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Understanding the delayed choice quantum eraser from a quantum information stand point

A continuation of Understanding the quantum eraser from a quantum information stand point What quantum circuit would correspond to delayed choice? In particular, the decision of whether to not to ...
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410 views

Understanding the quantum eraser from a quantum information stand point

Is there a way to understand the quantum eraser experiment in terms of quantum information? In particular, is there a quantum circuit that would function as a quantum eraser experiment? The issue I'm ...
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4answers
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Heisenberg's uncertainity principle

In the Heisenberg uncertainty principle, $$\Delta x \cdot \Delta p \geq \frac{h}{4\pi}$$ The values of $\Delta x$ and $\Delta p$ are the standard deviations which we get from the probability ...
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Meaning of “realism” in quantum mechanics

When physicists doing work in quantum measurement, decoherence, Bells' inequalities etc. use the term "realism" what exactly do they mean? I'm looking for answers targeted towards, say, someone whose ...
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Quantum mechanics of electron beam and measurement

I'm trying to understand the following phenomenon quantum mechanically: Problem statement If I'm shooting an electron beam (using a vacuum tube for example) and I have a measuring device at a ...
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1answer
111 views

Does a particle “exist” between emission and detection?

In considering a simple Young's double slit setup: The classical idea that a particle must exist with defined position and momentum between the source and detection plate leads to philosophical angst,...
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280 views

Double slit experiment without observer

If we used an instrument to record the double slit experiment but never looked at the footage so to speak, what would the mathematics show us?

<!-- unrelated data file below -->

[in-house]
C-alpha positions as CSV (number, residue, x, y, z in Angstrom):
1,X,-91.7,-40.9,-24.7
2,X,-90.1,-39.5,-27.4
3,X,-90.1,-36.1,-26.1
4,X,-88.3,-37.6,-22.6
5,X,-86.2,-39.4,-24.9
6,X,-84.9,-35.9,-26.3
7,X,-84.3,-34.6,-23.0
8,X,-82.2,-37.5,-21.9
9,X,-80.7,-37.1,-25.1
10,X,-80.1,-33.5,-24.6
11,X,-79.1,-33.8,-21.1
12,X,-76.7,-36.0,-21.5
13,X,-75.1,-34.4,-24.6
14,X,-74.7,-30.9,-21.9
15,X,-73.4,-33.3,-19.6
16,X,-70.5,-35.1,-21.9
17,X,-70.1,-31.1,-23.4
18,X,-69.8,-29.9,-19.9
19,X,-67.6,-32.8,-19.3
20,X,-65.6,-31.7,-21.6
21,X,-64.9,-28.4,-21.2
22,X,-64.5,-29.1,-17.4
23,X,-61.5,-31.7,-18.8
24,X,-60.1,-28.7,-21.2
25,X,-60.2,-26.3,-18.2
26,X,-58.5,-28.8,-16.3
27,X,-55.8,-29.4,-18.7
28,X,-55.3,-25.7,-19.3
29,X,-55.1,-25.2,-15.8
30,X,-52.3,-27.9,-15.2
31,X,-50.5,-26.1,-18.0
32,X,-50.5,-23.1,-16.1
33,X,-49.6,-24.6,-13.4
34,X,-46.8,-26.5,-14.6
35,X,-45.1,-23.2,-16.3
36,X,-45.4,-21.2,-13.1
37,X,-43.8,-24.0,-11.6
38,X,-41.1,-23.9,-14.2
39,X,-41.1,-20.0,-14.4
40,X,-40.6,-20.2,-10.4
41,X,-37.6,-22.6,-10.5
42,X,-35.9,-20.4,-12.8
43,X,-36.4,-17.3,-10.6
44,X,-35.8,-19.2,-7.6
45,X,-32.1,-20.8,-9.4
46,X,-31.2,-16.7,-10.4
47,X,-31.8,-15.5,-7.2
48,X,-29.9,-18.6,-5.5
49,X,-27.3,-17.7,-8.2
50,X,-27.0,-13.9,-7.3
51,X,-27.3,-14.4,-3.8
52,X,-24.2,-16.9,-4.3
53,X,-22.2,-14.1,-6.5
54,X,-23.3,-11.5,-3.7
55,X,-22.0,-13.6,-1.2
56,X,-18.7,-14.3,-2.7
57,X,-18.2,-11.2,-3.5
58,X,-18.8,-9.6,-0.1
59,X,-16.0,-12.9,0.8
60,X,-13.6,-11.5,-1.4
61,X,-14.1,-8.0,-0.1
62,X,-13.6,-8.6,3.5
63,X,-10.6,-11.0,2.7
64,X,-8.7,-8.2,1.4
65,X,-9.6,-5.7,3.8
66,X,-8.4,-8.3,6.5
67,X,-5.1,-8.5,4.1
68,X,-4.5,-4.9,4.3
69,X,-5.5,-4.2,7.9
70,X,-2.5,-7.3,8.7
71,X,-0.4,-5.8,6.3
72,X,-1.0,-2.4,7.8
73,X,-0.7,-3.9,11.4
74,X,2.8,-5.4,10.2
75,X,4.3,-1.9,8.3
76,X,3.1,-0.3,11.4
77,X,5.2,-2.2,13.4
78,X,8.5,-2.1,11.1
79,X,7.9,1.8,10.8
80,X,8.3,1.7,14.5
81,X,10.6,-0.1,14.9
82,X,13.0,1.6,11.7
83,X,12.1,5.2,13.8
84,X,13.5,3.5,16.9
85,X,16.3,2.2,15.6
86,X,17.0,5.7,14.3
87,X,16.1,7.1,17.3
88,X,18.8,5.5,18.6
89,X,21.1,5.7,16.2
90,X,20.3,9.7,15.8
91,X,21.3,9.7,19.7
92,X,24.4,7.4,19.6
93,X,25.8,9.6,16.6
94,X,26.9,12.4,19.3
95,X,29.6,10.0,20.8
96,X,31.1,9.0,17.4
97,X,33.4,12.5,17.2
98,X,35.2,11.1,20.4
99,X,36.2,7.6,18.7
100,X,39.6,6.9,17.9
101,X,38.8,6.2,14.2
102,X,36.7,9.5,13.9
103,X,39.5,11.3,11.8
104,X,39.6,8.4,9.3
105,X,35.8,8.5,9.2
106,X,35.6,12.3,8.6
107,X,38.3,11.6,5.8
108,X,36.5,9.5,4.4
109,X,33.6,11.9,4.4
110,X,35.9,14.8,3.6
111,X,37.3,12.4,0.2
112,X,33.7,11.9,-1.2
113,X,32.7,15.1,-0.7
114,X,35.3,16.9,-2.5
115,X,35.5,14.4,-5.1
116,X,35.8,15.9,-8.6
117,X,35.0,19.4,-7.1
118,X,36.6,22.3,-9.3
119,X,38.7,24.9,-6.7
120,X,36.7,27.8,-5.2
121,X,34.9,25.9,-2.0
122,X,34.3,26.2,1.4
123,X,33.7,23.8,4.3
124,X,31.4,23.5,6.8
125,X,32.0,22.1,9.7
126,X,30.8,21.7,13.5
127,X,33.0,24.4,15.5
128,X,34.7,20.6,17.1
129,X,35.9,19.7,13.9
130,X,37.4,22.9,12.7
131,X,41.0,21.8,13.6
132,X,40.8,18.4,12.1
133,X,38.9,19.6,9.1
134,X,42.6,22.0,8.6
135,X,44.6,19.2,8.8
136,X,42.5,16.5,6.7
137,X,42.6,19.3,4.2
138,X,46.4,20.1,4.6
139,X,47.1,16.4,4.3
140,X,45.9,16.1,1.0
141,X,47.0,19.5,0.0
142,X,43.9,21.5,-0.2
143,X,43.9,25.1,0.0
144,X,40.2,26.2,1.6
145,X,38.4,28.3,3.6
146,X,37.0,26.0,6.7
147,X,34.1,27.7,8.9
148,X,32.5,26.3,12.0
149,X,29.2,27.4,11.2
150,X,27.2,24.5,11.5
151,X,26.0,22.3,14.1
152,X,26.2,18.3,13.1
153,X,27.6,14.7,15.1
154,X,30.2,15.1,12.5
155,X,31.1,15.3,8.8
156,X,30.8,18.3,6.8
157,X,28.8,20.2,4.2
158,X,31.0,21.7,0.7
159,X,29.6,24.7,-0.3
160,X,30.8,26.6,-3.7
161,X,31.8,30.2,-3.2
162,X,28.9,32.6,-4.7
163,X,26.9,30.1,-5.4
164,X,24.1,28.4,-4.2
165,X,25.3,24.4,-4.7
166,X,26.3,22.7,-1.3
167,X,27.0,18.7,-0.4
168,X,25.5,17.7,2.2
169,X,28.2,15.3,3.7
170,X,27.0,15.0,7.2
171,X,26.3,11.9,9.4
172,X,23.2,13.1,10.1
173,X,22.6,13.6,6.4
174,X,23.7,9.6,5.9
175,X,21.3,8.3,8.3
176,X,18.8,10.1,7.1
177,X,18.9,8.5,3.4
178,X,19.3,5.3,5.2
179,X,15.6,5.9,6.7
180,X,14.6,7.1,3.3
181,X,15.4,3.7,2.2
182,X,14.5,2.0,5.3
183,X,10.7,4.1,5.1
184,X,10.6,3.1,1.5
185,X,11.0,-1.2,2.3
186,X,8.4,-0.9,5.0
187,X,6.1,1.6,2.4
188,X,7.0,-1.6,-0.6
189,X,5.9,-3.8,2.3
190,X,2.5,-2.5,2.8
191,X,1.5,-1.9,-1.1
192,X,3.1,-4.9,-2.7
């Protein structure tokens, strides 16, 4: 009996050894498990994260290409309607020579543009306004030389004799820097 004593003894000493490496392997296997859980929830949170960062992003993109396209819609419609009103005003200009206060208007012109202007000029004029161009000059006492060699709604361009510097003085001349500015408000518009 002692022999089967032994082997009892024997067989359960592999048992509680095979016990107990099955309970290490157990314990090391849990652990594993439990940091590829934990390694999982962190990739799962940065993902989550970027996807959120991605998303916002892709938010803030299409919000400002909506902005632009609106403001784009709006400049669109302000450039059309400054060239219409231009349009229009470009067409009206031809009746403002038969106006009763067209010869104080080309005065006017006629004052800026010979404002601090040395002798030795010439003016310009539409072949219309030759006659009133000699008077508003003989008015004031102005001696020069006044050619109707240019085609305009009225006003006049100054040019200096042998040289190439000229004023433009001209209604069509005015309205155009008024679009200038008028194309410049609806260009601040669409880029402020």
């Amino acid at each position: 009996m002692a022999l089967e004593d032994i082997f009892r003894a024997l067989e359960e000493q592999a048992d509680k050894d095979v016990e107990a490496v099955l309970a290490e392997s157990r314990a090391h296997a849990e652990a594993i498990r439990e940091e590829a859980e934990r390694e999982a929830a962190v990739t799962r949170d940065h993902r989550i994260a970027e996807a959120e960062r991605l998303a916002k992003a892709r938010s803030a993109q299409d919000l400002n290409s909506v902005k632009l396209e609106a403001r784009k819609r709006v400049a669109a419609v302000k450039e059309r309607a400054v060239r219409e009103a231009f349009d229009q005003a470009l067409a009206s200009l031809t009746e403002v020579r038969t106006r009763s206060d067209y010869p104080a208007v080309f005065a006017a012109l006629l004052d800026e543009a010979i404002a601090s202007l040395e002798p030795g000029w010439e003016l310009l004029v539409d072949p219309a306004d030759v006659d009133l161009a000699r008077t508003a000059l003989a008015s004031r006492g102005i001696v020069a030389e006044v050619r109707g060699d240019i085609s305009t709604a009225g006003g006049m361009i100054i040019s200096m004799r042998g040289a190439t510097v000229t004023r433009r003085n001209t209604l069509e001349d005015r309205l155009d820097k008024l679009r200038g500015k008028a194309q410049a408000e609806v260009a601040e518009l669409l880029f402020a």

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1answer
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Hydrogen atom in superposition of energy eigenstates

Suppose a single hydrogen atom is in a superposition of energy eigenstates: $$ \psi = \frac{1}{\sqrt{2}}\psi_{100} + \frac{1}{\sqrt{2}}\psi_{200} \,.$$ Then energy will be $E = \frac{1}{2}(13.6\,\...
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1answer
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How to understand the measurement on entangled state in the following cases? [closed]

Assuming an EPR pair AB, event MA is a measurement on A. My questions are: (1) At MB and MB' (depending on where B is located), if we try to describe the state of B (but not measure B yet), what's ...
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Operator and apparatus in quantum mechanics? [closed]

If $L$ is an Hermitian matrix associated with an apparatus acting on state $\Psi$, how does the state vector $\Psi$ collapse or change according to matrix arithmetic?
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Varying the Predictability in a Double Slit Experiment

I know that the Englert-Greenberger-Yasin Duality Relation states that as the predictability of finding a photon at a slit in a double slit experiment increases, the visibility of the interference ...
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4answers
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Why the word “measurement” all the time?

I'm trying to learn more about the properties of light. In all the youtube videos and related to the two-slit experiment, the explanations always say that "measuring" can change the outcome. Why do ...
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1answer
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How is the Born rule consistent with unitary evolution?

Consider a system $|\Psi_T \rangle_{t = 0} = |\Psi_E \rangle \otimes |\Psi_S \rangle$ where $|\Psi_S \rangle$ is a system that collapses into an eigenstate upon measurement. $|\Psi_E \rangle$ is the ...
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67 views

Quantum Backaction Question

Question about quantum back action in hypothetical scenario: We know that, at $t_0$, a certain kind of particle, with spin initially prepared to be “spin right” in the x basis, goes through a Stern-...
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Measurement of energy apparently violating the position-momentum Uncertainty Principle in a potential that does not depend on distance?

I am taking a beginning course in QM and I have learnt that the measurement of energy collapses the wavefunction of a particle to one of its energy eigenstates. But some misconceptions regarding this ...
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Wave function collapse and Schrodinger's equation without measurement

Will wave function collapse without measurement? Since all matters are described by wave functions, then in principle, I should be able to describe wave function collapse by Schrodinger's equation. (...
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What would be the abilities of a wave function collapsing oracle? [closed]

Although the Bell's theorem dismiss local hidden variables as an explanation of the quantum variability, there is nothing to prevent an observer to see the occurrence of a wave function collapse as ...